My 365 project for 2014

I’ve wanted to do a 365 project probably ever since I started this blog. Initially, my blog was started up as a university project, and I’m super glad I did it. My theme was quite design oriented, but it was also just filled with fun random stuff. So way back then, in April 2010 (guys that even before the World Cup. Say what?) was when I first stumbled upon the concept of 365 projects, and wished I was cool or creative enough to start my own. Here are some examples of projects that I loved all those years ago:

project365_01 project365_02

The most difficult thing I always thought was coming up with an idea. Then you can roll with it. And it hit me the other day. I don’t want to tell you what it is yet. It’s not going to be super incredibly awesome, and I don’t want to get your hopes up (don’t worry, it also won’t be clouds or sunsets), but I think it’s going to be really nice and something that will push me a little bit creatively in my actual life. And that’s always a good thing.

I’m just trying to work out how best to do this. Should I do a blog post daily on this blog, or just start a new one dedicated to it? Or should I do it on tumblr? (Lawdy, I’ve never even used tumblr!) Do I instagram, or post original pictures? Should I make a separate page on my blog for it? I’m not sure, and I’m kind of working it all out. I’ve kind of also been looking at apps to use, just something that involved a calendar so that I can keep track properly. I know I’m going to miss days because of Jewish holidays and the occasional Shabbos, but I think that’s ok. You’ll all forgive me, right?

The difficult thing – is that I want to start NOW. And I know that technically, I can, and that there’s nothing stopping me. But should I? Or is there something gratifying or simply numerical and chronological in starting on January 1st in 2014? I’d love to hear more on your thoughts. As “readers” (I say that because deep down it still just feels like I’m talking to myself up here, and don’t believe that people actually read this drivel), do you have thoughts on this? Do you even follow people who do these 365 projects?

I guess I have some time until January 1st to figure out the nitty gritty 🙂

A Recipe Book Inspired by Modern Art? Get me one!

I had a love hate relationship with art at school. I took a subject called “Graphic Art” which included graphic design practical with art history as the theory component. I hated theory as my marks were never as high as I liked, and pracs gave me nightmares. Whenever I visit my old highschool, I have creepy visions while walking down that cold, white corridor at the very end of the school. The pracs were demanding, I never felt my ideas were good enough, and our teacher always used to push us to what he knew we were capable of. I cried many times. I threatened to drop Art for Business Studies every term from grade 10 until it was too late in matric.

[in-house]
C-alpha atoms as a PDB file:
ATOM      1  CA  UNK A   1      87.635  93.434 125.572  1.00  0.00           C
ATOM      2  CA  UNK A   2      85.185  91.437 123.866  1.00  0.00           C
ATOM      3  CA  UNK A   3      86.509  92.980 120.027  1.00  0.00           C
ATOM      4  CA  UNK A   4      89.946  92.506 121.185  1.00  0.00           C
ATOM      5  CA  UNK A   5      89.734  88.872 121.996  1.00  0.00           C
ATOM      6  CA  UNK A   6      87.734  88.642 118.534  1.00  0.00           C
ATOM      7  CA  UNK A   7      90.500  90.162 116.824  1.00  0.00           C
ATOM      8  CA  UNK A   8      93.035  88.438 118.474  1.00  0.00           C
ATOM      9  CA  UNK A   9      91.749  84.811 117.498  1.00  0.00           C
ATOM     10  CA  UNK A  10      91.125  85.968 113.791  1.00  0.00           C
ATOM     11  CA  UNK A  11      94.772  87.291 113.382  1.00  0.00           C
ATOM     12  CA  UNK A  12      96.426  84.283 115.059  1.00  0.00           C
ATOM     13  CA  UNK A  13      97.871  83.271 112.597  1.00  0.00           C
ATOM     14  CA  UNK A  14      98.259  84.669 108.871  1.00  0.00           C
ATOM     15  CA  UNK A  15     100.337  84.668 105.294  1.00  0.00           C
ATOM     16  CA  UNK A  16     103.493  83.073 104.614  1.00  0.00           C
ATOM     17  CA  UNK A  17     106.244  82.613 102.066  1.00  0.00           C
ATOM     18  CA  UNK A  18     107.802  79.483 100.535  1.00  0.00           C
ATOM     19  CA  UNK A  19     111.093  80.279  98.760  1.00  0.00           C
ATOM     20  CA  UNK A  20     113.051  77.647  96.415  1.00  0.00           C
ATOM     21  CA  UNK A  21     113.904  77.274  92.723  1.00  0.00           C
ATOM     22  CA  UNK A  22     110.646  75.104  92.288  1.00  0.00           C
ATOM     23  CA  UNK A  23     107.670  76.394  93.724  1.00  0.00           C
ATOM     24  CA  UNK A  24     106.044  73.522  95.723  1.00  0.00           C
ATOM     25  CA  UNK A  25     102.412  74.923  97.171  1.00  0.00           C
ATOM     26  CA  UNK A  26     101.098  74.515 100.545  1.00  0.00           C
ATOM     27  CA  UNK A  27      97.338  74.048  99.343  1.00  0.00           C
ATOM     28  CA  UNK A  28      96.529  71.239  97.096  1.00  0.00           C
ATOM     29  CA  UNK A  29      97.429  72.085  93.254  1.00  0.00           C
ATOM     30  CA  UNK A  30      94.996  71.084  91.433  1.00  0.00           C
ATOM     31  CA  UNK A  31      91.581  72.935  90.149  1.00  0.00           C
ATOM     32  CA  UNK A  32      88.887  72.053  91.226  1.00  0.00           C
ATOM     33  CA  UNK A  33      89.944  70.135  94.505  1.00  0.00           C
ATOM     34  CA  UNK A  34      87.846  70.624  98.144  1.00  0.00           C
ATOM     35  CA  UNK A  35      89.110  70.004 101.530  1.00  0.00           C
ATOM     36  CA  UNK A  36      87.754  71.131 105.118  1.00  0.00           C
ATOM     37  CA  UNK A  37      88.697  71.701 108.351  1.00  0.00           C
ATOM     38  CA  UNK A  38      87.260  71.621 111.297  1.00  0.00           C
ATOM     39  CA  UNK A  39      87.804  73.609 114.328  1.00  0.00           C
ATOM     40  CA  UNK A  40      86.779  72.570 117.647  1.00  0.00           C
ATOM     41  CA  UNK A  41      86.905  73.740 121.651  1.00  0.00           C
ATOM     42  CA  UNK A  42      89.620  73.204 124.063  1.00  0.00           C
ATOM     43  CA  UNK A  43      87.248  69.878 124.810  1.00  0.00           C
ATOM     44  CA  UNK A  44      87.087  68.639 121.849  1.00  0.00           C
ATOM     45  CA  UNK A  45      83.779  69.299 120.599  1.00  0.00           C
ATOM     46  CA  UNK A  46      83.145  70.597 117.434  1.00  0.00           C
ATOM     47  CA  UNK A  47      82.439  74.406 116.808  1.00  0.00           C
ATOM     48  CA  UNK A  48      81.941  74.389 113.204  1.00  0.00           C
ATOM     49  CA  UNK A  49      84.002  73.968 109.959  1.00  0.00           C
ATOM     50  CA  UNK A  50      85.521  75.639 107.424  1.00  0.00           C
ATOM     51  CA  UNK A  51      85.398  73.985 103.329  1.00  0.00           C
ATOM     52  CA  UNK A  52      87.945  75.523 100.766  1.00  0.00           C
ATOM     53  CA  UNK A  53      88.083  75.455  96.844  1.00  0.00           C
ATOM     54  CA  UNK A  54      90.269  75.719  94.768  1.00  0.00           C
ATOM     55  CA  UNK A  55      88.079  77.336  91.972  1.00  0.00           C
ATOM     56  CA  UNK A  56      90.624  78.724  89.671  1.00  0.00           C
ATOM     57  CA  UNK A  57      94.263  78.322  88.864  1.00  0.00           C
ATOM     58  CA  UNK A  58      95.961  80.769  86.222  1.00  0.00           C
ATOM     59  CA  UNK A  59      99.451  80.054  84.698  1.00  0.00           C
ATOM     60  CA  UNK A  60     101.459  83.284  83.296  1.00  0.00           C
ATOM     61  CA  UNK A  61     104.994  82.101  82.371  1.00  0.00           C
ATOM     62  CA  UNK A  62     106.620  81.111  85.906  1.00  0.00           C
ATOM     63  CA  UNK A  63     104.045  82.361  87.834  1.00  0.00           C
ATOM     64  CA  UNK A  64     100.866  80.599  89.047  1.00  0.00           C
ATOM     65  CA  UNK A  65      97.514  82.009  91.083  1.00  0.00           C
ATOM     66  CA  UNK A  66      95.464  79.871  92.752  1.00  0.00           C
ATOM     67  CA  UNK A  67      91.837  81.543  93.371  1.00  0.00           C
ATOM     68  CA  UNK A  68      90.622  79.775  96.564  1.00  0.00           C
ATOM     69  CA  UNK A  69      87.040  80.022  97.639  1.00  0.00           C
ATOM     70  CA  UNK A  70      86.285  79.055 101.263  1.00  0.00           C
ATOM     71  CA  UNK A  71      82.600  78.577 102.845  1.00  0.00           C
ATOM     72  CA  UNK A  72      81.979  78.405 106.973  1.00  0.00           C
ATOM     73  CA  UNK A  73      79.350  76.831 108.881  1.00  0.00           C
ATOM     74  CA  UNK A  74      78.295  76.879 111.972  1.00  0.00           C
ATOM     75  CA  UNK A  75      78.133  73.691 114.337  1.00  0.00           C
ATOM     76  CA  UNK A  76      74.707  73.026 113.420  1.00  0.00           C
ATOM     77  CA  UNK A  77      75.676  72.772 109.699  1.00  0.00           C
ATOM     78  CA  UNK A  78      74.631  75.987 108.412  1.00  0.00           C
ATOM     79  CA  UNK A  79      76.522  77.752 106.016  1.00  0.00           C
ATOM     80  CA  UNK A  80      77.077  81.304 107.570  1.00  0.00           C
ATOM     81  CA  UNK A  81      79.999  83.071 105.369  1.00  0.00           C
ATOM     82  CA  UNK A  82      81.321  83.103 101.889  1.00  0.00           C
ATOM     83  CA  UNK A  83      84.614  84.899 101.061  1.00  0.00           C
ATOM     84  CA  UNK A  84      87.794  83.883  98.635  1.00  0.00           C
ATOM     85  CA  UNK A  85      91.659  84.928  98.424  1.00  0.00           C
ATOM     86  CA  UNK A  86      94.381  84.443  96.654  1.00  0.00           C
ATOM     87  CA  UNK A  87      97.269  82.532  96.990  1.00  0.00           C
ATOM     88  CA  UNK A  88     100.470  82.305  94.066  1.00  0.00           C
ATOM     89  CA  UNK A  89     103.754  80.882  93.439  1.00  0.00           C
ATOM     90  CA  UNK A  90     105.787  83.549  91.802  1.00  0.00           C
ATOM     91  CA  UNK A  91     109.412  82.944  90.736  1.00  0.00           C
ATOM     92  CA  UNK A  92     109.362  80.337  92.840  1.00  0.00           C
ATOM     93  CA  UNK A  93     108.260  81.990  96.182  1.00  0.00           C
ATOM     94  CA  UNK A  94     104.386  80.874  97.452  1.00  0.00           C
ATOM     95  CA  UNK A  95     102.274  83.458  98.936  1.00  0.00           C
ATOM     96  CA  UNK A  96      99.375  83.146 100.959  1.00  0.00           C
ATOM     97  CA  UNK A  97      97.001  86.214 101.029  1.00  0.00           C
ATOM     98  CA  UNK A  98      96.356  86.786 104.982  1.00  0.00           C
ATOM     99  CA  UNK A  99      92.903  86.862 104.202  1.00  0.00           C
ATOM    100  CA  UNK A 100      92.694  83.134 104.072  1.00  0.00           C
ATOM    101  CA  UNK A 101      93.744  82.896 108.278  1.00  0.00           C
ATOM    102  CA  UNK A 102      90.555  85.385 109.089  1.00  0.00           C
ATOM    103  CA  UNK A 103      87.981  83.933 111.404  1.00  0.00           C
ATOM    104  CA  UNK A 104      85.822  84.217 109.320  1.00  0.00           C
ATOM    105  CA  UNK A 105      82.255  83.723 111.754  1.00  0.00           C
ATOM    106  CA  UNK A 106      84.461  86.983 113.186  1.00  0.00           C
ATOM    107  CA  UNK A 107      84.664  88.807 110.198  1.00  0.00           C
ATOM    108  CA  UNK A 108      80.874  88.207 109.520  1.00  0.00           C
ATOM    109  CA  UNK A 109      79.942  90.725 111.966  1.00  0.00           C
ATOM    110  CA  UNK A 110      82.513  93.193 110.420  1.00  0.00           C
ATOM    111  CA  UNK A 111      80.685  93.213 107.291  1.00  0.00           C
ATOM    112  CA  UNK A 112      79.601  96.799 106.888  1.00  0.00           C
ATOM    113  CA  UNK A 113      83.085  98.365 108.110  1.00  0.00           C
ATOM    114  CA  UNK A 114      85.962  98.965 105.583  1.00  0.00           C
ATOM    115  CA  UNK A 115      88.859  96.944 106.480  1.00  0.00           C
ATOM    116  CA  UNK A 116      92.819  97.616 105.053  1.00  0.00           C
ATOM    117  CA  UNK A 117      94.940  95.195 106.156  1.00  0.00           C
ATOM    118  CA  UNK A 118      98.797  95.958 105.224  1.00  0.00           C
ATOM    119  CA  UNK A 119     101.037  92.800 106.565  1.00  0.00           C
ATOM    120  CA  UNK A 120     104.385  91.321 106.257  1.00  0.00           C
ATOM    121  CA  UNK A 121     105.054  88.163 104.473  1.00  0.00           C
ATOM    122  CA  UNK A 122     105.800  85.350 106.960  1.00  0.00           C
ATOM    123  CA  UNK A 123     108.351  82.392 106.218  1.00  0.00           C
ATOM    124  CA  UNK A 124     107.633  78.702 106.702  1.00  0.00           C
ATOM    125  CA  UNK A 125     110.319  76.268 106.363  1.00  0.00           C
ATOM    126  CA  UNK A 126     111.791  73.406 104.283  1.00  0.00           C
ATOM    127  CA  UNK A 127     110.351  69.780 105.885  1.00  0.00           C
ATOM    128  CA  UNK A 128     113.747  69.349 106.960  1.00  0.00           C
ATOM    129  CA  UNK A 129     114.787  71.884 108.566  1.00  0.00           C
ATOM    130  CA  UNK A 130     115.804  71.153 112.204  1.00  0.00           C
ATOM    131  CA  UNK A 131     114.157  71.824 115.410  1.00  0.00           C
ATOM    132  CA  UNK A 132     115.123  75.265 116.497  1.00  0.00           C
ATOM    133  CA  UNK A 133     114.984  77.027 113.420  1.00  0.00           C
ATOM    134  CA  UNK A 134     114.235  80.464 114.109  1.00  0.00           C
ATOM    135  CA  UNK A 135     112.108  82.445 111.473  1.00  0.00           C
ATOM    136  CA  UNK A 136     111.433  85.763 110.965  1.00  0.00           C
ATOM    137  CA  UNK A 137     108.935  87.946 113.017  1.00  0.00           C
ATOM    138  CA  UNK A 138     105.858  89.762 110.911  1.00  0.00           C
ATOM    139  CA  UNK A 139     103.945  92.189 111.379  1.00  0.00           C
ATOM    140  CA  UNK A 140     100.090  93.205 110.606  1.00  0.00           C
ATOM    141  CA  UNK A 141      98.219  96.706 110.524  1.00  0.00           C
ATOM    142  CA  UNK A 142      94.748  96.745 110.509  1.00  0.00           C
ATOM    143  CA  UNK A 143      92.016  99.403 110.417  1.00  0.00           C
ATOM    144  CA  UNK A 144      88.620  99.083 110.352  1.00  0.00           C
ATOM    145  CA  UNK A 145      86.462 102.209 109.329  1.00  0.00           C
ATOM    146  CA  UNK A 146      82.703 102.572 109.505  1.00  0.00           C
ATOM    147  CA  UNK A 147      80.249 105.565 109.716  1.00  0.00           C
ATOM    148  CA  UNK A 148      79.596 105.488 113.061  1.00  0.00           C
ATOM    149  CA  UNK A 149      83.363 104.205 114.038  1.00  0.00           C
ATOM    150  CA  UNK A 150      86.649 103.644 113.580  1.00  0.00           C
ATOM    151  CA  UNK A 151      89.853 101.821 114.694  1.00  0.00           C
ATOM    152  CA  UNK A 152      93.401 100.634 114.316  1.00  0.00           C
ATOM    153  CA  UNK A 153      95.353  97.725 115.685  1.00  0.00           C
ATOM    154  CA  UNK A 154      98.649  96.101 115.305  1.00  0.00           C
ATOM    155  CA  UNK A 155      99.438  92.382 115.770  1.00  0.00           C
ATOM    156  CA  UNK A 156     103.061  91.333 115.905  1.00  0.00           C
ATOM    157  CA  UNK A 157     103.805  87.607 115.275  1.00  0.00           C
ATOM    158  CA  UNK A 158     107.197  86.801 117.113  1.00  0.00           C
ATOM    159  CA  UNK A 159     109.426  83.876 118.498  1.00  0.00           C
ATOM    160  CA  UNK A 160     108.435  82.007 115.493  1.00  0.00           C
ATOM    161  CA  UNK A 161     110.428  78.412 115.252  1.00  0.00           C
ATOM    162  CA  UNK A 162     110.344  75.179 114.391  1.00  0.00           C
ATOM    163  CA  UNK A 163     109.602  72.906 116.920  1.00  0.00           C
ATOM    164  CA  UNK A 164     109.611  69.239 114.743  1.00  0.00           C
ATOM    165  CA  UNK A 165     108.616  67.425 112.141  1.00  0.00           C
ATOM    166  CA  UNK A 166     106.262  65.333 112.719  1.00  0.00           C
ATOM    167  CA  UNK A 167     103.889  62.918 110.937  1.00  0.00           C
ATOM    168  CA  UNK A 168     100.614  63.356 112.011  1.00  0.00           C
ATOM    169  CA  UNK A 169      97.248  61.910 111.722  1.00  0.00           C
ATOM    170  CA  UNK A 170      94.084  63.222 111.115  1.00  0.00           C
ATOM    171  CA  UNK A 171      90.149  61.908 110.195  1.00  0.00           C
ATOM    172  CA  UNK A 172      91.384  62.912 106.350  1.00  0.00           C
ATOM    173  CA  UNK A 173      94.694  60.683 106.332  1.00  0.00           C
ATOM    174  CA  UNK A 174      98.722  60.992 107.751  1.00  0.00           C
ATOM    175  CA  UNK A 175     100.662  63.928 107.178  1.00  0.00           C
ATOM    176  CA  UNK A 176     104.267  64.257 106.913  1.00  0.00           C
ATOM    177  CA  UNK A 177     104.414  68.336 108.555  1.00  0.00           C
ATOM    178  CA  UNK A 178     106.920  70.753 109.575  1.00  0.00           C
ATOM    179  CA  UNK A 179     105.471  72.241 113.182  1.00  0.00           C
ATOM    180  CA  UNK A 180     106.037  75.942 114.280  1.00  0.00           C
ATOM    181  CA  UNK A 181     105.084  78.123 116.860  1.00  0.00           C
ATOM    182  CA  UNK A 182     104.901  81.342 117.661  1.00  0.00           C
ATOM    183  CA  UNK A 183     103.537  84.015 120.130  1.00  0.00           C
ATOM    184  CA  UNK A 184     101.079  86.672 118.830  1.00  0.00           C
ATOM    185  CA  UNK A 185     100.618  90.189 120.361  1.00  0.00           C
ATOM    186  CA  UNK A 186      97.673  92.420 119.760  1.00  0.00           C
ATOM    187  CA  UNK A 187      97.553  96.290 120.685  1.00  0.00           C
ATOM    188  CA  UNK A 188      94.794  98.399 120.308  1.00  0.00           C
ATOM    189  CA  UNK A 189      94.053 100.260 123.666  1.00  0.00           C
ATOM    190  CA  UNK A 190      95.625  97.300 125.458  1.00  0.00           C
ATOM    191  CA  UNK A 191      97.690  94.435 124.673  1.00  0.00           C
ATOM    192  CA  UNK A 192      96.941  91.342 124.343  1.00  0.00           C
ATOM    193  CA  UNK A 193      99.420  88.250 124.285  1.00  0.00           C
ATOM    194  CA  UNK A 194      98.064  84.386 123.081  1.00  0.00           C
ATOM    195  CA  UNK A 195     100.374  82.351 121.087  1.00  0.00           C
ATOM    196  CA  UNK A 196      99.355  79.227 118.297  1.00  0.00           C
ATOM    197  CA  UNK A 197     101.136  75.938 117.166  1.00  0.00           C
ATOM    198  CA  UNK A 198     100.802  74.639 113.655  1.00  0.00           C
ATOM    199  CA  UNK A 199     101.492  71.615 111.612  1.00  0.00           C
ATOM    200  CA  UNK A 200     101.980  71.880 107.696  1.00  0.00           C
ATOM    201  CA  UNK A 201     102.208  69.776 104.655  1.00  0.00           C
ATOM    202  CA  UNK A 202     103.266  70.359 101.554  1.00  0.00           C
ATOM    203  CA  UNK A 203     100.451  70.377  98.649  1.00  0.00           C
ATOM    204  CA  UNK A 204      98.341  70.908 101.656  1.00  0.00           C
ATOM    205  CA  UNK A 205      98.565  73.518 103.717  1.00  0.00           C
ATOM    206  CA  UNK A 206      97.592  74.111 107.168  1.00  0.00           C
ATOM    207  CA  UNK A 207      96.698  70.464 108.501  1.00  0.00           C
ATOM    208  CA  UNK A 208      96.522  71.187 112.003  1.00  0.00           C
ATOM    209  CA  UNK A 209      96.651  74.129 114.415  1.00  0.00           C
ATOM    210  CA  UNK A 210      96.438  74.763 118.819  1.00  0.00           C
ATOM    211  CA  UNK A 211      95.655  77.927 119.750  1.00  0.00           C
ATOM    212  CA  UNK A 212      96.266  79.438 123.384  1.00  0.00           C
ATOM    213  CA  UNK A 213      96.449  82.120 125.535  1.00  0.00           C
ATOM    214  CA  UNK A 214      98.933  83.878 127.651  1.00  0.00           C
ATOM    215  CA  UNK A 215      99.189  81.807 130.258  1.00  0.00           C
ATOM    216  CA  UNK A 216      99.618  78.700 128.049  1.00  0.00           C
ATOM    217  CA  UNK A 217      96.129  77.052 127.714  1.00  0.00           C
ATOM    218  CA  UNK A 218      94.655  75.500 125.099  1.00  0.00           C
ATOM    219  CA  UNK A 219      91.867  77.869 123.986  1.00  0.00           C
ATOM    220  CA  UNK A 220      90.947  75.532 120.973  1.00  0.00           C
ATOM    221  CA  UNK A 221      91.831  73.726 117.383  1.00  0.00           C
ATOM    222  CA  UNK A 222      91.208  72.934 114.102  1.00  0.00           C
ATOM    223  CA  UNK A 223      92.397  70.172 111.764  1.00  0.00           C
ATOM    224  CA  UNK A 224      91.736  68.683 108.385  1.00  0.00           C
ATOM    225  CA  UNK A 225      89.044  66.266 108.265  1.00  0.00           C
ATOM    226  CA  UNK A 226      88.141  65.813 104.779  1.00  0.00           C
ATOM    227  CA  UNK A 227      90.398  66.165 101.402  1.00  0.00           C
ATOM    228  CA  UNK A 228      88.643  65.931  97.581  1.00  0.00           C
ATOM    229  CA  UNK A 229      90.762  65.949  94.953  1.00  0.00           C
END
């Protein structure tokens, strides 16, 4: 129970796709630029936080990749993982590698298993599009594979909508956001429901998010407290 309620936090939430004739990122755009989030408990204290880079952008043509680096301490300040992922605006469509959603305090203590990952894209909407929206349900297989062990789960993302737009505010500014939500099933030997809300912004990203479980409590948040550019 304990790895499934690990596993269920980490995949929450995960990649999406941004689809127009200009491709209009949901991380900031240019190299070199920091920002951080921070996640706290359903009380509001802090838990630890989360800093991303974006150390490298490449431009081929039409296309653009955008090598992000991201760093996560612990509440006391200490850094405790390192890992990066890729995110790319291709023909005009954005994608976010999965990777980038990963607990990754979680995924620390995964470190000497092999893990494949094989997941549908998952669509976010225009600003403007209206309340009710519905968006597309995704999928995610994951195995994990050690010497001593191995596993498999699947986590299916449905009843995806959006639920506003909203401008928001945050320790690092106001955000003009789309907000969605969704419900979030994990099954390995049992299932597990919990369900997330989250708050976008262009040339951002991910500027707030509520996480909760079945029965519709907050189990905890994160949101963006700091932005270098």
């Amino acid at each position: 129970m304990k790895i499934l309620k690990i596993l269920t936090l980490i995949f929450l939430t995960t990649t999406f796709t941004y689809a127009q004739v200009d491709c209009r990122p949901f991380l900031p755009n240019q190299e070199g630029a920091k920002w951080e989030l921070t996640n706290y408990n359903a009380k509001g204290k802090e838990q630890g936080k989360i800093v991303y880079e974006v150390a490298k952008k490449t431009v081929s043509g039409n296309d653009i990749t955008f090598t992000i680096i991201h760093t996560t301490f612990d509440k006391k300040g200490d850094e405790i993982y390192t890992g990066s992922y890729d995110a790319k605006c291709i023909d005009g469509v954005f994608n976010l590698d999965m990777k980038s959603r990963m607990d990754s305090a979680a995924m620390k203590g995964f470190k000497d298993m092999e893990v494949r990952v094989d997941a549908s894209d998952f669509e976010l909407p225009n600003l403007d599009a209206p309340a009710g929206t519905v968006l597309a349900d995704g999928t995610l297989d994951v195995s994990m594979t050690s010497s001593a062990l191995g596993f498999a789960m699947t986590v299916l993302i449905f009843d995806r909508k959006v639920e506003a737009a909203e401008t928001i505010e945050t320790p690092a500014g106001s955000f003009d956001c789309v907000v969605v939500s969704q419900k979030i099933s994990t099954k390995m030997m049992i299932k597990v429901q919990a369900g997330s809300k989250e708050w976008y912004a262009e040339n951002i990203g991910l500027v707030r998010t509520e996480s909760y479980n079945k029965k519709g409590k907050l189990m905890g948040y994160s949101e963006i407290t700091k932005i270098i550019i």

By the time matric rolled around I finally got the hang of the theory and my marks went up. My teacher pushed me the right amount and my work was pretty decent. I really fell in love with the theory we were learning for our matric exams, the movements, the artworks and the artists. One of our essays was on Modern Art, and when I was in New York I had to go to MOMA (Museum of Modern Art). MY friends wanted to go to the Met instead, so I went with them. All I wanted was to see a real Jackson Pollock. All the paint, the layers, the size of those canvases. I wanted it to consume me. It was a very happy moment.

pollock pollock2

So when I saw this book which takes modern art pieces and inspires recipes from it – come now, it’s just too cool. Caitlin Freeman who compiled the books and created the recipes actually works at the San Francisco Museum of Modern Art and roams the museum for inspiration. I think that’s the greatest job. What a lady!Free_Modern Art Desserts-thumb-480x599-2291

modernartdesserts1 modernartdesserts3 modernartdesserts4( Source)

Inspire Me